About one in three American registered voters said they are not willing to be vaccinated once a COVID-19 vaccine is approved, according to a new national poll released Wednesday by Quinnipiac University.
The reluctance appears nuanced for many people, however. When the question was posed a different way, only 20% said they would never take the vaccine, while others appeared to drift into a wait-and-see category. Either way, more than 60% of the respondents said they are expecting to take the vaccine.
“When it comes time to roll up the sleeve, will Americans put their trust in the vaccine? The answer is yes, but as far as timing, there will be no rush to be first in line,” Quinnipiac University polling analyst Tim Malloy stated in a news release announcing the poll Wednesday.
The new poll finds the usual stark partisan divides on many coronavirus issues that have been observed since the start of the coronavirus crisis last spring. Democrats are far more eager to wear masks, to receive vaccines and to support community restrictions, while Republicans far more reluctant, and independents fall in between.
However, the extended and roller-coasting outbreak has convinced more Americans that the virus is serious and poses real concerns to them personally.
The new poll found 77% of respondents said they were at least somewhat concerned about getting the disease, and 74% said they or someone they know already has gotten the disease. Strong majorities were seen across all party affiliations on both questions.
Quinnipiac conducted its telephone survey nationally between Dec. 1 and Tuesday, of 978 self-identified registered voters. Quinnipiac said the poll has a margin of error of about 3 percentage points.
Among the poll’s findings:
— 61% of respondents said they would take the vaccine if it is approved, 33% said they would not, and 5% said they don’t know yet.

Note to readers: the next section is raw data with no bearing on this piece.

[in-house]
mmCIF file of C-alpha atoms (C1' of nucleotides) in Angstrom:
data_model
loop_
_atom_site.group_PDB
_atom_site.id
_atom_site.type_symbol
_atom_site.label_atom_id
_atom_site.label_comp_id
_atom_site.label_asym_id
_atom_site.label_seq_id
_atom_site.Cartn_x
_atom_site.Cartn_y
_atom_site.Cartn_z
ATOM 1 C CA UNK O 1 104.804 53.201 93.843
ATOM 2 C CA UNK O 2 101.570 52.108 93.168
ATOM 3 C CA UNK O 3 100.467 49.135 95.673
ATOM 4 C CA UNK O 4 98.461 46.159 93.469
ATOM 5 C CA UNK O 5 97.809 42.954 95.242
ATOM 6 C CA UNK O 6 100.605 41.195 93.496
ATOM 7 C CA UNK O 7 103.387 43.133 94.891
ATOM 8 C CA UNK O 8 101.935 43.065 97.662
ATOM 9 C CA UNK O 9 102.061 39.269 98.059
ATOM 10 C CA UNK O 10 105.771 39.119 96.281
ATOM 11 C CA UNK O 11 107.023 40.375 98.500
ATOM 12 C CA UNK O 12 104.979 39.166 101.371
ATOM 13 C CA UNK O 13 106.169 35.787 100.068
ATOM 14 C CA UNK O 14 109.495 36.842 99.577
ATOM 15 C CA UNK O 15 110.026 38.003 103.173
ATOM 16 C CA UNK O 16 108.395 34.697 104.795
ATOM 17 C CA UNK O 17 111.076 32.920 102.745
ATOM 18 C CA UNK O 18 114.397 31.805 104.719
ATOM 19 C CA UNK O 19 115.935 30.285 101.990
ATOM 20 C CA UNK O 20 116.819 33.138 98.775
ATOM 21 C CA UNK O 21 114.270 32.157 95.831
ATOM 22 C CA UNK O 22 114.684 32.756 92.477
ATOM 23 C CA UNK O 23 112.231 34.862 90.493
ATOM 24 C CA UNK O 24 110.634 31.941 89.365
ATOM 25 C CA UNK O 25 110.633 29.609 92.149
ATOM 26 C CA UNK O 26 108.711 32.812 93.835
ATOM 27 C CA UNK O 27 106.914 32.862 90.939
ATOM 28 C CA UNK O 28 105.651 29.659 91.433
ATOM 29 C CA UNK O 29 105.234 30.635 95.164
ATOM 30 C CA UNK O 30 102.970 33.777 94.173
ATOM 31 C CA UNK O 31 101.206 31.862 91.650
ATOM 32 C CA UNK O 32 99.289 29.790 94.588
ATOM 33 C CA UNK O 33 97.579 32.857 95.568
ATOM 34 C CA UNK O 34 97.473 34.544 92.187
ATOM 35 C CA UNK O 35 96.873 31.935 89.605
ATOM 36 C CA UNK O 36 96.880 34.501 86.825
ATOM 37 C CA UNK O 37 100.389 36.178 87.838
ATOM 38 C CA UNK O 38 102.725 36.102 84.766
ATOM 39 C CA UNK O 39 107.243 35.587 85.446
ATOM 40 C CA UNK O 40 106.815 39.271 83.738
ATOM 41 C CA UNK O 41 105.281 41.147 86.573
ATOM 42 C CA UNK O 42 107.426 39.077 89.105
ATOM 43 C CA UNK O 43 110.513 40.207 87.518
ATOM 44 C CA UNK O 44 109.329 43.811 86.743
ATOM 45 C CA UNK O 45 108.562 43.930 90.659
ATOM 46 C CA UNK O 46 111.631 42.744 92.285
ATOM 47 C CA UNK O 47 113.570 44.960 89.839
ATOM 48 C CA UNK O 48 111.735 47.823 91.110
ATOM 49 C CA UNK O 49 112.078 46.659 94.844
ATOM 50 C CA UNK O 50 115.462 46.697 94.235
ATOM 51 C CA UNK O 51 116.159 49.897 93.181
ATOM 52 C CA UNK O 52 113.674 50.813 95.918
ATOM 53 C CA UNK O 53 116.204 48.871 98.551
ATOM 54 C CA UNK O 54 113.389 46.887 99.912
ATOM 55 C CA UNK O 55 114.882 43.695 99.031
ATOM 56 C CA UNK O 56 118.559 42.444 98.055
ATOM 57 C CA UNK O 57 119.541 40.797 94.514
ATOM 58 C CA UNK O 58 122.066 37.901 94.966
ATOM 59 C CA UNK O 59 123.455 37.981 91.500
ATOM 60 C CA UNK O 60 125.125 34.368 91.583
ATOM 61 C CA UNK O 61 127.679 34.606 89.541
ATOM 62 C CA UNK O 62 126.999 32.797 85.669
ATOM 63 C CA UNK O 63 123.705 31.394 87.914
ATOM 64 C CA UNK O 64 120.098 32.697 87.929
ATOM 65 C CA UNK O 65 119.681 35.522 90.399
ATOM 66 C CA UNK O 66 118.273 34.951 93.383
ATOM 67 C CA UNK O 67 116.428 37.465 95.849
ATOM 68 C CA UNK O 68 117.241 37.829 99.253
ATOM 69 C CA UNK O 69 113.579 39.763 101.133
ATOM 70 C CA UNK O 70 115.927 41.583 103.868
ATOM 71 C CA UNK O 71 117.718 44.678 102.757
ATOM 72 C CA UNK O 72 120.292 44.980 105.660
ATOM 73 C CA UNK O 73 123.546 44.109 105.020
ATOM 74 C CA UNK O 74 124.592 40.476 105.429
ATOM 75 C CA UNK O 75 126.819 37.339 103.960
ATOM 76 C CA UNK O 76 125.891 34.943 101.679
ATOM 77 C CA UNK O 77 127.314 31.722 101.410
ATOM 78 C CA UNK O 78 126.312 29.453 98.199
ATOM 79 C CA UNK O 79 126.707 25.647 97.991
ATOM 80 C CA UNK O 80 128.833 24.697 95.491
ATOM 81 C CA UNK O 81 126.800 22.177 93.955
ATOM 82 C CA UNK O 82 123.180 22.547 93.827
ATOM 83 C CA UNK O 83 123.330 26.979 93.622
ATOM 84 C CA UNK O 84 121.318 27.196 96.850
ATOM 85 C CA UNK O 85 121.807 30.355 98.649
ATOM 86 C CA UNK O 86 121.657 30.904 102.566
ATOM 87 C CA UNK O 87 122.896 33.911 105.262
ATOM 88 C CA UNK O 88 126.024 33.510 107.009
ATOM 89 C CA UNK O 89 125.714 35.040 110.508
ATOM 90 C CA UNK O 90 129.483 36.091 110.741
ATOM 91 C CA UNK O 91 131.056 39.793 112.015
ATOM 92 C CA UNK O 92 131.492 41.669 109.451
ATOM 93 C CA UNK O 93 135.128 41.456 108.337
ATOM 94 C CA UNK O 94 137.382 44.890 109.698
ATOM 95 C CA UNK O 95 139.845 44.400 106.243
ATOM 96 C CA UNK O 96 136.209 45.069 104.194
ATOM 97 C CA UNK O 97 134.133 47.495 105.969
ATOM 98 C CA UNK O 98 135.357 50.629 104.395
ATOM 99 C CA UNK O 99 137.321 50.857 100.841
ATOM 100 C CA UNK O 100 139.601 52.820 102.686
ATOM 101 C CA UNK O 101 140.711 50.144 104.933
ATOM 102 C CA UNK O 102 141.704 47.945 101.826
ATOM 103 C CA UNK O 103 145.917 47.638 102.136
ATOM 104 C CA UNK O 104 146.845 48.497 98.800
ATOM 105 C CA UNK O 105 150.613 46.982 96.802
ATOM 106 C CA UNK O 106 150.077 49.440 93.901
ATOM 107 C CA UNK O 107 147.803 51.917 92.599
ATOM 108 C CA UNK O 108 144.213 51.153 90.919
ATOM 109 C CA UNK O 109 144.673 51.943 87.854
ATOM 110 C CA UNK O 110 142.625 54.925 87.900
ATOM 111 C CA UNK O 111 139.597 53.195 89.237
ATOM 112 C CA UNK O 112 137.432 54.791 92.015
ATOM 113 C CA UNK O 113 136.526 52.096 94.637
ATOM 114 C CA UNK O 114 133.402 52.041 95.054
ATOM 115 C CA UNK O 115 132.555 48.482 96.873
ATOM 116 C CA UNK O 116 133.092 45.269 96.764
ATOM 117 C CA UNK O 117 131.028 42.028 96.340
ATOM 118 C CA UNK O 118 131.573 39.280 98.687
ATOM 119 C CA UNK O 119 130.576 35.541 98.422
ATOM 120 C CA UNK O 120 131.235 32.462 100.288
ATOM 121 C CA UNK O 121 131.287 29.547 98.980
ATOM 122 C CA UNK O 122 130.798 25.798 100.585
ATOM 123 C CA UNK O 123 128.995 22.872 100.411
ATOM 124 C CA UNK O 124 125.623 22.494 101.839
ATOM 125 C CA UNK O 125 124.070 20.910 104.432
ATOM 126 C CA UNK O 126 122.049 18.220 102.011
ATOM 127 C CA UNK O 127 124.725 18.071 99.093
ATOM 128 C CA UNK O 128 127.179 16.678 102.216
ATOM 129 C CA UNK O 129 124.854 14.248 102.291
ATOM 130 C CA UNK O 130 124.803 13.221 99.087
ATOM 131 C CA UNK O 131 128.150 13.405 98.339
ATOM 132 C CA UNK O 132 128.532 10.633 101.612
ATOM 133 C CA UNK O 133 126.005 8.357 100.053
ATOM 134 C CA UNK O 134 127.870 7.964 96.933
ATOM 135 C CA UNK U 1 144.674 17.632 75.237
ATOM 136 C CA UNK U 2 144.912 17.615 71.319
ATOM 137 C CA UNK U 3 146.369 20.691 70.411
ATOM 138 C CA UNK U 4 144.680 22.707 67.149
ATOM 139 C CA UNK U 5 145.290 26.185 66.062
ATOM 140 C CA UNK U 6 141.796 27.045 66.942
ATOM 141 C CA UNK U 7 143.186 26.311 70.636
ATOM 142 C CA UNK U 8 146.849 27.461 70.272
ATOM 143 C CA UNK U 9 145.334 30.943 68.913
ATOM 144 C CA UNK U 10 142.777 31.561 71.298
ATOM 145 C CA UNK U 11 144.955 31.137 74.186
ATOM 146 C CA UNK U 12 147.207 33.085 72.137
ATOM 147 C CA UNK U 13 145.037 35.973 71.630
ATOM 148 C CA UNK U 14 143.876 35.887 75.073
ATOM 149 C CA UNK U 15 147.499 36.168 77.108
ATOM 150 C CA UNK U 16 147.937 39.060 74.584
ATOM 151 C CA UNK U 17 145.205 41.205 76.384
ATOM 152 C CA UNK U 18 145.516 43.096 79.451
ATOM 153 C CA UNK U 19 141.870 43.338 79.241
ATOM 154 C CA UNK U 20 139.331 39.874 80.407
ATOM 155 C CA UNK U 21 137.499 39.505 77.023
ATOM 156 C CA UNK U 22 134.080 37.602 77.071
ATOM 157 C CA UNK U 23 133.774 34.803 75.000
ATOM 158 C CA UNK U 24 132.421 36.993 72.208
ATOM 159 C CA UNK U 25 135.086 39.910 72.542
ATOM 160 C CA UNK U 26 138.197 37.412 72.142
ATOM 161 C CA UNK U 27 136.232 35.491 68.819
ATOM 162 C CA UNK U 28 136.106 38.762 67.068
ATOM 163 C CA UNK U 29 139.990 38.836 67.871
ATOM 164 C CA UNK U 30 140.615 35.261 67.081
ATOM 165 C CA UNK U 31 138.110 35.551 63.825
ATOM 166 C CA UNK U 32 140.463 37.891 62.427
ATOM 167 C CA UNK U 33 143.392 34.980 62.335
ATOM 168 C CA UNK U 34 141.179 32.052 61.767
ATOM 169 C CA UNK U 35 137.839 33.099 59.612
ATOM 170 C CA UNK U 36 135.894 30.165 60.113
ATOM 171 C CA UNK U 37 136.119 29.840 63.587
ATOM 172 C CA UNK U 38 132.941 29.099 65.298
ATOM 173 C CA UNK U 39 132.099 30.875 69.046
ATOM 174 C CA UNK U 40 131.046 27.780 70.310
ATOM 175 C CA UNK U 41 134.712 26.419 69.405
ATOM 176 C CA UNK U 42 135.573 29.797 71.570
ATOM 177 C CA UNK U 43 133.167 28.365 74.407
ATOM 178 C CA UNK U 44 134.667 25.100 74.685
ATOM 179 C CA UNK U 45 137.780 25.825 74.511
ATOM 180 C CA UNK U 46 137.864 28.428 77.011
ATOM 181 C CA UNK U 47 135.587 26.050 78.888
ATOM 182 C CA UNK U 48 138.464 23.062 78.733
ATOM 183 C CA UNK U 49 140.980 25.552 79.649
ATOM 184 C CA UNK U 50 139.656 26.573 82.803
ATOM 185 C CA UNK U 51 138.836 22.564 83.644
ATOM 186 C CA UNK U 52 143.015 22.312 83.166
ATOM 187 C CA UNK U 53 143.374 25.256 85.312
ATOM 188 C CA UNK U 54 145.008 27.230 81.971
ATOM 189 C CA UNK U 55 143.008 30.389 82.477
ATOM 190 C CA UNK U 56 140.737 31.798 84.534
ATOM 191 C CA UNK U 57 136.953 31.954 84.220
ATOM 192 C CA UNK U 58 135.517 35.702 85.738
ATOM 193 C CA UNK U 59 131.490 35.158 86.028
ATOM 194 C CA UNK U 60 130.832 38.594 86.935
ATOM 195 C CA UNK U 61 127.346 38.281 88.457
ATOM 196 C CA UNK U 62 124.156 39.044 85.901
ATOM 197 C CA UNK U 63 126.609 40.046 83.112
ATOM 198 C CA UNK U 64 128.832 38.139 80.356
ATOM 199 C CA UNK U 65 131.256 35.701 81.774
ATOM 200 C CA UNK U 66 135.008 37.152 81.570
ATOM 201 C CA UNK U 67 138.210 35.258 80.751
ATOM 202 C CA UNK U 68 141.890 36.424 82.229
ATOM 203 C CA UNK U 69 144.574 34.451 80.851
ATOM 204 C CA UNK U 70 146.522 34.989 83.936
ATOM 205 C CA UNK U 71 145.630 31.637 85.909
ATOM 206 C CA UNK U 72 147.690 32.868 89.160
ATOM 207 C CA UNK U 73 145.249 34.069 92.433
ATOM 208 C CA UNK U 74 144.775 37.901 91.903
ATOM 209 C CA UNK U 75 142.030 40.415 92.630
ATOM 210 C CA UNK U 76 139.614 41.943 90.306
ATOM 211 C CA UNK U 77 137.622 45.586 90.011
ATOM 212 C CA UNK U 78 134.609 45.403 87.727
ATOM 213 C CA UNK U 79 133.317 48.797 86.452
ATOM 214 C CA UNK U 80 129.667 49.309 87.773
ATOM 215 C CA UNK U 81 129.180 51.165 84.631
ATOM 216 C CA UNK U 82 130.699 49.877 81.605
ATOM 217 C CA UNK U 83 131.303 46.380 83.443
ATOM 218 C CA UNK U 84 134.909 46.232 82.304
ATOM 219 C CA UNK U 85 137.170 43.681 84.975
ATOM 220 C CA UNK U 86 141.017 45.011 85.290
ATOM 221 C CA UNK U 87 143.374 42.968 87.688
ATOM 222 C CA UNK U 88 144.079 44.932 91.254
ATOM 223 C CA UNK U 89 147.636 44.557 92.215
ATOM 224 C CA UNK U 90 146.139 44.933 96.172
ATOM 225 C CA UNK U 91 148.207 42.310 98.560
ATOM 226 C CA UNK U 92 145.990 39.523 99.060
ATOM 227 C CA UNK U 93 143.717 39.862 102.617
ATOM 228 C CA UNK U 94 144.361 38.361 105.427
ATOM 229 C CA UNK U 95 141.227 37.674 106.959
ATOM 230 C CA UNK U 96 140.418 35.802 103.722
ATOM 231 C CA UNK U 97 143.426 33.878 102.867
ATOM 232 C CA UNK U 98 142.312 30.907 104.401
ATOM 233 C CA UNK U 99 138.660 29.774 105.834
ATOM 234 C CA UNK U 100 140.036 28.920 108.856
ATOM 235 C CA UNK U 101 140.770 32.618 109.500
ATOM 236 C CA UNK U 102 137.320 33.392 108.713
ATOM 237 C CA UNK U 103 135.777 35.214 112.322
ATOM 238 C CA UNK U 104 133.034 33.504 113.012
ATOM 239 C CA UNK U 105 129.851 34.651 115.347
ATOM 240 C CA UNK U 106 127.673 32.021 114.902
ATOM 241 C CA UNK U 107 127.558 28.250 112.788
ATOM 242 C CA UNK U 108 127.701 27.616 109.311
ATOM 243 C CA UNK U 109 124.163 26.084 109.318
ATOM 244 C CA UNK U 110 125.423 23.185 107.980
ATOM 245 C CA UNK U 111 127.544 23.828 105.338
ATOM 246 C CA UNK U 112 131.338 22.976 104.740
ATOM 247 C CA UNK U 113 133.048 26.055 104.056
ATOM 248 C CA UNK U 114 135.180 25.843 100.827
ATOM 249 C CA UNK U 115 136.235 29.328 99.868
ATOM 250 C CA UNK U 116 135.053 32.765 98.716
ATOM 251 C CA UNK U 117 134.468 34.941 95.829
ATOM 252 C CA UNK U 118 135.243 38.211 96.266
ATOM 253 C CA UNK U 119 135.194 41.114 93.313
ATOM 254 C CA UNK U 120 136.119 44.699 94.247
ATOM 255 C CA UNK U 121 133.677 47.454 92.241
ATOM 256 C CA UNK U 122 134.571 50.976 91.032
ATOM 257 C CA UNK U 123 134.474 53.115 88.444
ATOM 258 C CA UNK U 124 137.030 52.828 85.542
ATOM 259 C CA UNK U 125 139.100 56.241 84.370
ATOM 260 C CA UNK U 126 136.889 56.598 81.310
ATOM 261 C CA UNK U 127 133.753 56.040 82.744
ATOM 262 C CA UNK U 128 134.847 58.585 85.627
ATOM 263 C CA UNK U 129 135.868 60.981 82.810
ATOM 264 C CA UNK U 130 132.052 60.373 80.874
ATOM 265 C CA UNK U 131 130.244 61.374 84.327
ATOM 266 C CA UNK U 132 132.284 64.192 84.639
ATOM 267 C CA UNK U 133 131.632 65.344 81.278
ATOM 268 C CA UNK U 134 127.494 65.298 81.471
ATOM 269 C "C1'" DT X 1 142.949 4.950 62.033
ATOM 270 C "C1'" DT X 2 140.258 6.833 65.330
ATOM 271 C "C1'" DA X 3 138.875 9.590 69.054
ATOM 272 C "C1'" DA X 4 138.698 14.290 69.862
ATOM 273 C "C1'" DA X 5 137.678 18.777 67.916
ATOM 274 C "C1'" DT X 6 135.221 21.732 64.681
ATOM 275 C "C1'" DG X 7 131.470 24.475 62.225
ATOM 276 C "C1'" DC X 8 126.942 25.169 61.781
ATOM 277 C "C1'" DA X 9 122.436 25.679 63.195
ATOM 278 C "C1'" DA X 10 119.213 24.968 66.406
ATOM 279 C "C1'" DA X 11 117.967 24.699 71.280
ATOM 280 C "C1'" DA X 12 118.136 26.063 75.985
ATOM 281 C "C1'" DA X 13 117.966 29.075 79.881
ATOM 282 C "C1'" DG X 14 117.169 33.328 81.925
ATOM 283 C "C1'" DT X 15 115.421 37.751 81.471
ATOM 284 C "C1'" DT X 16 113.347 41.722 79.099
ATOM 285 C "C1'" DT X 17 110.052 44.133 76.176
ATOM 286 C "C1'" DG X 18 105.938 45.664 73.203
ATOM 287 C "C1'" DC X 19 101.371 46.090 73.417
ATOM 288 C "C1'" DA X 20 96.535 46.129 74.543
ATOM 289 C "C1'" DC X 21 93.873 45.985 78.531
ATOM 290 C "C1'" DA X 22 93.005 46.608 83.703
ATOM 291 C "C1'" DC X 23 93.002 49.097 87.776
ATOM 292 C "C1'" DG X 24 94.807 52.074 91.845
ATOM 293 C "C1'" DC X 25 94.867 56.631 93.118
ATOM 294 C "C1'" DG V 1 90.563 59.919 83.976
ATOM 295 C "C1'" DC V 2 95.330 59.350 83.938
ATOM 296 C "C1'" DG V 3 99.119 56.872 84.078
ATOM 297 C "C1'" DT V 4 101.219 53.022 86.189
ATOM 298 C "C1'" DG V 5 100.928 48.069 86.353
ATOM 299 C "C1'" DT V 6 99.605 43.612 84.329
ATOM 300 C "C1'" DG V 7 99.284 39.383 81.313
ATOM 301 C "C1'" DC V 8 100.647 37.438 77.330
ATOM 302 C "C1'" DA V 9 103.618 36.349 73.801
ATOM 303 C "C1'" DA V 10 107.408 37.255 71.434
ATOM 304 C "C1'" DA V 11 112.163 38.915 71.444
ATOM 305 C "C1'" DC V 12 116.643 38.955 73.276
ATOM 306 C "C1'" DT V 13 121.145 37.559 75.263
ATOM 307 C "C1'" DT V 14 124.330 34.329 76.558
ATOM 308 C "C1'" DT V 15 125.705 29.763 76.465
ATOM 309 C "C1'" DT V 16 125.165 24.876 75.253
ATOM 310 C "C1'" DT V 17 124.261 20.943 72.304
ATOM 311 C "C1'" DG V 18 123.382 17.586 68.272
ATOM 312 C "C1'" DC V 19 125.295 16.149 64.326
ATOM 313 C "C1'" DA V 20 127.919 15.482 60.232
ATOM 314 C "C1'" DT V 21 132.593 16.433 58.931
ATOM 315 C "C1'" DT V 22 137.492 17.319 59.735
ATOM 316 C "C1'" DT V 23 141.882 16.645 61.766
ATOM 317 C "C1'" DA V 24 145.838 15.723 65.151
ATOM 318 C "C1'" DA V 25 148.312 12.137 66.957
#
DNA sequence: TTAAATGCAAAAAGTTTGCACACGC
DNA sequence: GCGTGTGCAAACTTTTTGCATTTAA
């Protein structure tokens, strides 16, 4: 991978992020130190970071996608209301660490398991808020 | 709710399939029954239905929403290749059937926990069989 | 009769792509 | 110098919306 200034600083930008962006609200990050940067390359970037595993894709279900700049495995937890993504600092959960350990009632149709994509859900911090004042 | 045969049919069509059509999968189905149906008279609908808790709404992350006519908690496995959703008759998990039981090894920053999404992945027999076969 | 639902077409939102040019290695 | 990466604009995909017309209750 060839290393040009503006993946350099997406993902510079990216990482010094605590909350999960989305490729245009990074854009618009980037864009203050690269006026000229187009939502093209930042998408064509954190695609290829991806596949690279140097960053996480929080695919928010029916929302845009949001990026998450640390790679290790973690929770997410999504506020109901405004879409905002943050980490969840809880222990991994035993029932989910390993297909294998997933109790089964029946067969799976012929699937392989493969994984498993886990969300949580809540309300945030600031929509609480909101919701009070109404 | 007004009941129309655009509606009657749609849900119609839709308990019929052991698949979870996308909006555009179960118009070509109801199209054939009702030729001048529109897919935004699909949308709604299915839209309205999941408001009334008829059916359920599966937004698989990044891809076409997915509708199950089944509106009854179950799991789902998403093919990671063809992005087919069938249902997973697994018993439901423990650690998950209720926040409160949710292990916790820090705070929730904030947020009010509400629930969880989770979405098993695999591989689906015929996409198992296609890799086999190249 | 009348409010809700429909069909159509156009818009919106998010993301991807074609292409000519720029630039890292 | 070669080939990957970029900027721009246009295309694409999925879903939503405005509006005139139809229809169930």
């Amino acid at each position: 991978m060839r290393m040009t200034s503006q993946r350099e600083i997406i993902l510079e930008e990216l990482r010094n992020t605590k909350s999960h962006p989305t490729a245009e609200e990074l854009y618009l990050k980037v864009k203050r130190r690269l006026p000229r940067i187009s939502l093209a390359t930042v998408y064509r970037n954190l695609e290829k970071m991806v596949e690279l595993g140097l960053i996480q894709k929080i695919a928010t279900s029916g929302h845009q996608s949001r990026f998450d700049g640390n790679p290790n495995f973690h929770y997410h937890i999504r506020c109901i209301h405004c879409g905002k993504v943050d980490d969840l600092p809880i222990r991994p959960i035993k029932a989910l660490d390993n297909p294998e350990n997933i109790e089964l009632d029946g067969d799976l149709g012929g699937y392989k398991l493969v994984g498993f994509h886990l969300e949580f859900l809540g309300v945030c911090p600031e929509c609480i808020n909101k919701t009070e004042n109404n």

The poll showed 80% of Democrats willing to take it, and 50% of Republicans.
— 37% said they want to take the vaccine as soon as it is available, 41% said they prefer to wait a few months, and 20% said they would never take it.
Among all demographic groups broken out in the findings [by party, education, age, gender, race, region of the United States, and community type,] Republicans are the most reluctant group: 32% said they would never take the vaccine. Democrats are the least reluctant: 7% said they would never take it.
The most eager are college graduates: 55% said they would take a vaccine as soon as possible.
— 67% said the government should not make the vaccine mandatory.
— 65% expressed at least some confidence in the federal government’s ability to oversee the safety of COVID-19 vaccines.
There was very little difference of opinion on that question between parties or in any other demographic break out. The least amount of confidence [59%] showed up among registered voters who live in rural community types, and among those younger than 35.
— 40% said they expect to visit with family and friends outside their households for the holidays, and 58% said they do not expect to do so.
— 74% said they wear masks in public all the time, 13% said most of the time, 5% sometimes, 3% hardly ever, and 3% never.
Among declared party members, 91% of Democrats said they wear masks all the time in public, while 61% of said they do so. No Democrats said they hardly ever or never wear masks in public, while 7% of Republicans said they hardly ever do, and another 7% said they never do.
— 12% said it is their observation that other people in their community wear masks in public all the time, 52% said most of the time, 19% sometimes, 7% hardly ever, and 1% never.
— When asked if they were concerned that they or someone they know will be infected with COVID-19, 46% said “very concerned,” 31% said “somewhat concerned,” 13% said “not so concerned,” and 10% said “not concerned at all.”
— 12% said they think the COVID-19 situation in the United States is getting better, 57% said it’s getting worse, and 28% said it’s about the same as it has been for a while.
— 60% said they support tightening COVID-19 restrictions for bars in their community.
— 53% said they support tightening COVID-19 restrictions for indoor dining in restaurants in their community.
— 54% said they support tightening COVID-19 restrictions in gyms in their community.
There were strong partisan splits on those issues, with more than 80% of Democrats supporting each type of restriction, and more than 60% of Republicans opposing. Independent voters favored all the restrictions.
— 64% said they are at least somewhat concerned that local hospitals might run out of space to care for sick patients
— 51% said they think it will take more than a year before the coronavirus crisis ends, 41% think it will be over in a few months, and 2% in a few weeks.